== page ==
Fifty-eight percent of say-on-climate votes were a one-time affair, according to a new report from index provider MSCI, which warns that the lack of follow-up could drive concerns around greenwashing – or at least that such votes are a distraction.
Around a quarter (24 percent) of companies giving shareholders a say on their climate action have scheduled annual follow-ups. Twelve percent plan to hold a vote every three years, while 6 percent percent say they plan to hold a follow-up vote but have made no public commitment as to when that might happen.
MSCI notes that most say-on-climate votes held in 2021 were at companies with emission trajectories already aligned with the Paris Agreement. In 2022, however, companies with ‘less-aligned paths’ have votes planned and the firm says ‘shareholders may use those votes to sound the alarm’.
Just 33 companies in MSCI ESG Ratings coverage had held or scheduled say-on-climate votes as of February 1, 2022.
‘Many companies with less-aligned emission trajectories have said they will put their climate plans to the test in the 2022 proxy season, including several in the materials and energy sectors. If these companies are unable to convince investors that their climate plans are credible, shareholders may use the vote to express concern over climate strategy – just as they use say-on-pay votes to express concern over executive pay practices,’ says MSCI in Say-on-climate: Investor distraction or climate action?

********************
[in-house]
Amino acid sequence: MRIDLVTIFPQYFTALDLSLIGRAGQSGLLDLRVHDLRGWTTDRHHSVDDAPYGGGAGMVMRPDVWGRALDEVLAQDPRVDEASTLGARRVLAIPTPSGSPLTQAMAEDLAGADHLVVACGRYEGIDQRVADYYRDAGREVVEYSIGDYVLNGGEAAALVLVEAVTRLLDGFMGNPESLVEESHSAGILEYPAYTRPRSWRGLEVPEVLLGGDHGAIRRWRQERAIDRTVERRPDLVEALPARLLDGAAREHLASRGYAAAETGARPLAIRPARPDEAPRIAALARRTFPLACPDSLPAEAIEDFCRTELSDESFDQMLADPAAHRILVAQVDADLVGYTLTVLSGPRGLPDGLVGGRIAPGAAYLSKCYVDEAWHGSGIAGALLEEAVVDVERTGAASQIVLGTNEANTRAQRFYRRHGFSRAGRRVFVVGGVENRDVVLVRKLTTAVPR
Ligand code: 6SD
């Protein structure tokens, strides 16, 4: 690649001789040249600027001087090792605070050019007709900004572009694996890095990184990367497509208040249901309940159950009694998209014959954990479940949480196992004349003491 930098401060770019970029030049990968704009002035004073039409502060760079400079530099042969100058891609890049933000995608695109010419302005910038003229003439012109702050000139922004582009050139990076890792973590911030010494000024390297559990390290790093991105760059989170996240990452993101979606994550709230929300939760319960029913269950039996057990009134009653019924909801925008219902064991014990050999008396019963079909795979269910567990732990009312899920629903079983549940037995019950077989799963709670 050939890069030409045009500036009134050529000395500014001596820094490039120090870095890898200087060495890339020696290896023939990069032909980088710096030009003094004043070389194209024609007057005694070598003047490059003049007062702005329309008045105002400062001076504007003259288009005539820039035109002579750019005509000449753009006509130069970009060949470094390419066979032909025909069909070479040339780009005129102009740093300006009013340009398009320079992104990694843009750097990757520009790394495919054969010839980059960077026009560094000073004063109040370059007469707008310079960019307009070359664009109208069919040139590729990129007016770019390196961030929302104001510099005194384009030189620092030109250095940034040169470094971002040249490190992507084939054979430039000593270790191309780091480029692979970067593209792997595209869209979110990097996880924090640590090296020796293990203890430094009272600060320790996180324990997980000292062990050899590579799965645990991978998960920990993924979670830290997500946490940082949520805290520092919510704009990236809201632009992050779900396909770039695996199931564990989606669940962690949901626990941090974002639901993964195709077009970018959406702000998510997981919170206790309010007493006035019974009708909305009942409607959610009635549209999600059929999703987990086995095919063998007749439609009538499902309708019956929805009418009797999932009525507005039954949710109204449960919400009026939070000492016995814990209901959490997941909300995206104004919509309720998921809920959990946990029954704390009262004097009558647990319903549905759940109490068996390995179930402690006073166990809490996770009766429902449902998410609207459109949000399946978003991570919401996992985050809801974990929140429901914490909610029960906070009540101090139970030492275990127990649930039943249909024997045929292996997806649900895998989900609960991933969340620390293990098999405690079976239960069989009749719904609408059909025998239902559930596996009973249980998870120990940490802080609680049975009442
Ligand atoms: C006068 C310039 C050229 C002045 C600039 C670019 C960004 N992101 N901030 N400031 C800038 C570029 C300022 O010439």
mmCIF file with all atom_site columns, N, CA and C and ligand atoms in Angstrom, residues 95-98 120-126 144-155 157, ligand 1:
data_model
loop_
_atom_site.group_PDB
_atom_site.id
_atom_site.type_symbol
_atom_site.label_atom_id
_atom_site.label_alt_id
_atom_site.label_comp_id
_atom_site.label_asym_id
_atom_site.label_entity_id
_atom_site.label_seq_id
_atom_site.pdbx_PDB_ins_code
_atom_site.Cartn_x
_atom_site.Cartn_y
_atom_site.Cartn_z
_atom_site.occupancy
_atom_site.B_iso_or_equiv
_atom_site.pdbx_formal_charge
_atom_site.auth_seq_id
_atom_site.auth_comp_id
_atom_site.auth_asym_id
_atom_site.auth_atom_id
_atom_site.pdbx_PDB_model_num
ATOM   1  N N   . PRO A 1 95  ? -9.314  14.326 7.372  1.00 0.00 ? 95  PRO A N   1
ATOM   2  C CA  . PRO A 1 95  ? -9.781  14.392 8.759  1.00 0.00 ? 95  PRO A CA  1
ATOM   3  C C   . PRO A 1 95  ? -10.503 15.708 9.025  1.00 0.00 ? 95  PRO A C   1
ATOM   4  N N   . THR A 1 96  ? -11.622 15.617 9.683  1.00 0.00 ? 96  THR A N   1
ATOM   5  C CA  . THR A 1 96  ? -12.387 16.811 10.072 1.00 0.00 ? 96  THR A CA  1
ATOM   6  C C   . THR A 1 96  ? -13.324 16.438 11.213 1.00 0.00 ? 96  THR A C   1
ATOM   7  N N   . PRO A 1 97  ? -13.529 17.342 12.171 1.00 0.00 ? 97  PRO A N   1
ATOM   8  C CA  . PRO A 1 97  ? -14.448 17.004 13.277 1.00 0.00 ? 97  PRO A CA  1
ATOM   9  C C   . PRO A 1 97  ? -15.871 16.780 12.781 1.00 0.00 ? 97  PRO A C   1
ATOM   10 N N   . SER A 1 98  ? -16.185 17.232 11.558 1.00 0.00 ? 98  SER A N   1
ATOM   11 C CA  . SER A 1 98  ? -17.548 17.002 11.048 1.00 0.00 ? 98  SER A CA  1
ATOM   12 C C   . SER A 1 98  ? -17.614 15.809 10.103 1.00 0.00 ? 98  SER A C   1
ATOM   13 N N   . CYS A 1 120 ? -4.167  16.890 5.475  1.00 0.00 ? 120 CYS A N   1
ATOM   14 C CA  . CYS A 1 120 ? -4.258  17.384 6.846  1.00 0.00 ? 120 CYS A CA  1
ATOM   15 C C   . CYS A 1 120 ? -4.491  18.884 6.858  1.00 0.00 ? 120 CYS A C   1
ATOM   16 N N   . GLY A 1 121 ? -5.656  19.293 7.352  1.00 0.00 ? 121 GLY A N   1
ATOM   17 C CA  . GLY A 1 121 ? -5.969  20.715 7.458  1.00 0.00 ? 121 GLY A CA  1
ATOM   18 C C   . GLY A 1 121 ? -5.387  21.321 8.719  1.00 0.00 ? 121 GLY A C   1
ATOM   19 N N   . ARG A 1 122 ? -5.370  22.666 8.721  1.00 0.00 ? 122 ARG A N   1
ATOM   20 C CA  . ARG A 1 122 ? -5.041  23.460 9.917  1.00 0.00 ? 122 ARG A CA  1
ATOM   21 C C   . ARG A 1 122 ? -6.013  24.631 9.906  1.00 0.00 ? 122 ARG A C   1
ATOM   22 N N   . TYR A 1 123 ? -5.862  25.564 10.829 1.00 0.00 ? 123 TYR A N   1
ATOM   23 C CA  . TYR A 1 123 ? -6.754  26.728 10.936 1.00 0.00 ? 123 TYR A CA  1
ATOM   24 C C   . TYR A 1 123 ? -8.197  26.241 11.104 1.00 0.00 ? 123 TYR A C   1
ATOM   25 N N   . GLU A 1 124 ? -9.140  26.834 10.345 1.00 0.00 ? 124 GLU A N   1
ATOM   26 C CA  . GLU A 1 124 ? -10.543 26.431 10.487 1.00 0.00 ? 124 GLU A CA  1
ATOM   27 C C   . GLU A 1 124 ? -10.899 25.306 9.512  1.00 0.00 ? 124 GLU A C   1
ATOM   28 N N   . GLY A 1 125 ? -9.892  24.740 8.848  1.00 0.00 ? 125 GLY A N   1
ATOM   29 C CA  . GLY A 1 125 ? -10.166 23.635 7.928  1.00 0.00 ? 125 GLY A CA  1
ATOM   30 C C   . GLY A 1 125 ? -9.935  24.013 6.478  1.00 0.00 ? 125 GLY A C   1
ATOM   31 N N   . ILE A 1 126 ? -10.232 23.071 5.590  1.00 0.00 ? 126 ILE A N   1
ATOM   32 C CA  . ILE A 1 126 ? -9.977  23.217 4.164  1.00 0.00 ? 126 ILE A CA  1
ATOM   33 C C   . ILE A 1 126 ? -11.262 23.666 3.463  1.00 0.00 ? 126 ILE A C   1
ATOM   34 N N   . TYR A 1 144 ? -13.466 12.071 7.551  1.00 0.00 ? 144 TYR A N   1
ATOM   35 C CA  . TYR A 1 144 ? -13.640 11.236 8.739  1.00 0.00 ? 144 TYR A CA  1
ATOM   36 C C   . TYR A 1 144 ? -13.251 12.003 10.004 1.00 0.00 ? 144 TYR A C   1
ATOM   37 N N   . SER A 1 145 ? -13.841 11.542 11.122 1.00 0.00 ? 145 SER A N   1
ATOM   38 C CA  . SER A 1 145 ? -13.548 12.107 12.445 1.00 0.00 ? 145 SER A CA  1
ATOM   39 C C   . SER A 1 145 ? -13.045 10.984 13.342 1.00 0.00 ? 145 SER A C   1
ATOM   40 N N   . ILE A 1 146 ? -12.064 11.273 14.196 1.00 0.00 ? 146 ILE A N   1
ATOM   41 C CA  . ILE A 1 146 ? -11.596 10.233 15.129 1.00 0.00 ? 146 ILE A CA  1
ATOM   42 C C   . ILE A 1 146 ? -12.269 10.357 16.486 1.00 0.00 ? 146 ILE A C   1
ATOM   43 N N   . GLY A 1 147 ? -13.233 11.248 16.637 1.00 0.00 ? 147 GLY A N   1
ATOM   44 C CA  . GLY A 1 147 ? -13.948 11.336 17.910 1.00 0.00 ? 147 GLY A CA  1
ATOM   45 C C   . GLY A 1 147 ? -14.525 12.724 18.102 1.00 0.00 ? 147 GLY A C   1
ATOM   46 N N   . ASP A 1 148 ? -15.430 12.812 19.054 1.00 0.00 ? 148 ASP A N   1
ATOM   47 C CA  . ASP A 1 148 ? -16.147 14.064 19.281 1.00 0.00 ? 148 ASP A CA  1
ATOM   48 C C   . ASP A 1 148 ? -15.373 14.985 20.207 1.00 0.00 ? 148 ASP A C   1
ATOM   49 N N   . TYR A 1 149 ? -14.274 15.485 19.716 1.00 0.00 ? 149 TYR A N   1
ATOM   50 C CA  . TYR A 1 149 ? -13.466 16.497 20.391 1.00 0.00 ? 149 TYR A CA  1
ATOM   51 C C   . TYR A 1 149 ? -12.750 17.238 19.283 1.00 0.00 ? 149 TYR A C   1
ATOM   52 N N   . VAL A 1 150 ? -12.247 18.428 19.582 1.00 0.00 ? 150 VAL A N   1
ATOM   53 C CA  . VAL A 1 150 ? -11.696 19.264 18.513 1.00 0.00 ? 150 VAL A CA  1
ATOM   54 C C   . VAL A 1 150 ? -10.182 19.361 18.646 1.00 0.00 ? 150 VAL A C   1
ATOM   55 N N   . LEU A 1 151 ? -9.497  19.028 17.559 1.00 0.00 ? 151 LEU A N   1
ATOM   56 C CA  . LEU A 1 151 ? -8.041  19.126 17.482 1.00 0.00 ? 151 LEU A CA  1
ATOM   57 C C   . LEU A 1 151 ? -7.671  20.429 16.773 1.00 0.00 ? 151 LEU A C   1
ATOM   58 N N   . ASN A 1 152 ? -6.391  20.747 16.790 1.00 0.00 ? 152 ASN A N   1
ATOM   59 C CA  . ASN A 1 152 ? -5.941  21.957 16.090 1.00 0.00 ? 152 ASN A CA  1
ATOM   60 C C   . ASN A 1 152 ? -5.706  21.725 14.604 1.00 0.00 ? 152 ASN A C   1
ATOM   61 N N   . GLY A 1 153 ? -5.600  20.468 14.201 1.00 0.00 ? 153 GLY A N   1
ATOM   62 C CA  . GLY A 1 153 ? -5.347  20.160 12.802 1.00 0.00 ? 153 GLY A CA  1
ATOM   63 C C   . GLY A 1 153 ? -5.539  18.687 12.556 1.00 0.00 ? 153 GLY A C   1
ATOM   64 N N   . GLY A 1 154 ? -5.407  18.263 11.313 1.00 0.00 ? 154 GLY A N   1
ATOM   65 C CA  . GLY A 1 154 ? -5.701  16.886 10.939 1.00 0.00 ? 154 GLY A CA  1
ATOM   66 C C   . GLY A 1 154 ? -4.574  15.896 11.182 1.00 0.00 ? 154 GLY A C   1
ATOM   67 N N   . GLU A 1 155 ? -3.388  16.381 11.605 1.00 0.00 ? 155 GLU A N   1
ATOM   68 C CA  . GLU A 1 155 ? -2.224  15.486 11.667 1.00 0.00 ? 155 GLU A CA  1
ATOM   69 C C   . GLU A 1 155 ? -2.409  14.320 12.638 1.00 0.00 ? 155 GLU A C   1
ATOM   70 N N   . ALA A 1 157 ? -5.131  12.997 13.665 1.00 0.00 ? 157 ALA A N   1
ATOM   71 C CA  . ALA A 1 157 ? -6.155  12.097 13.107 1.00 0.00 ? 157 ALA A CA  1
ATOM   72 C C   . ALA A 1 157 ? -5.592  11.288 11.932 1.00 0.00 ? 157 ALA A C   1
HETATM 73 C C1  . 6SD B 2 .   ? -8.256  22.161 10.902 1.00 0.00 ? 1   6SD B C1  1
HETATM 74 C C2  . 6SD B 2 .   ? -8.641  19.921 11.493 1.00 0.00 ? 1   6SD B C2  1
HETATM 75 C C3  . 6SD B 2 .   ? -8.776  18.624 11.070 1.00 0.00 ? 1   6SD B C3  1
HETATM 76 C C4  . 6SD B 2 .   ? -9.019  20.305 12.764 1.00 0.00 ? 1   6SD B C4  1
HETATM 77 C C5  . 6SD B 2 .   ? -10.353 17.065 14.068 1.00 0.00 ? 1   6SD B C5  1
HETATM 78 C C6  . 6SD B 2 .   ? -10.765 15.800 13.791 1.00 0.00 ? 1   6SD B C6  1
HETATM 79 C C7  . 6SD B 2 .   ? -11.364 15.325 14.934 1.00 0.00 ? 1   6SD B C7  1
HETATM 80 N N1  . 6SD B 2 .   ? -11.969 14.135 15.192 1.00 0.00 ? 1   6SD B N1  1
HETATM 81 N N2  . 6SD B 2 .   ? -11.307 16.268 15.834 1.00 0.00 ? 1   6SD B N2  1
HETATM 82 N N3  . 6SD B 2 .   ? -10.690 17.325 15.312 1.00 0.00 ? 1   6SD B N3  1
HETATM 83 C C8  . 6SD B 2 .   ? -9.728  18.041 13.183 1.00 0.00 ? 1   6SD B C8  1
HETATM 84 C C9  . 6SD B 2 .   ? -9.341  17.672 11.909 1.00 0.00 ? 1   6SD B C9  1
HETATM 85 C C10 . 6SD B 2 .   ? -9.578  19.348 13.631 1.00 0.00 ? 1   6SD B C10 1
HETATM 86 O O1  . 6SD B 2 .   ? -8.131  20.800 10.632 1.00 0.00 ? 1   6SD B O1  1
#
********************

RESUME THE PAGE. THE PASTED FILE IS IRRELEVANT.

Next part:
It adds that in 2021, for example, shareholders defeated 17 say-on-pay votes held by constituents of the MSCI USA Index and 70 constituents saw support dip below 80 percent.
MSCI points out that there is something of a geographical divide between those who support the idea of a say-on-climate vote – largely in Europe where the idea emerged – and those who believe investors already have adequate means of making their views known through director elections. The firm notes that putting the climate action plan up for a vote, which is almost always an advisory vote, allows shareholders to express dissatisfaction ‘without risking the disruption caused by a failed director election’. This also allows for escalation, with directors who ignore a low say-on-climate result one year aware they may be targeted the following year.
The geographical difference in views has resulted in relatively few votes in North America – but MSCI says that could change soon: ‘In 2021, four such proposals at US companies received an average of 27 percent support.’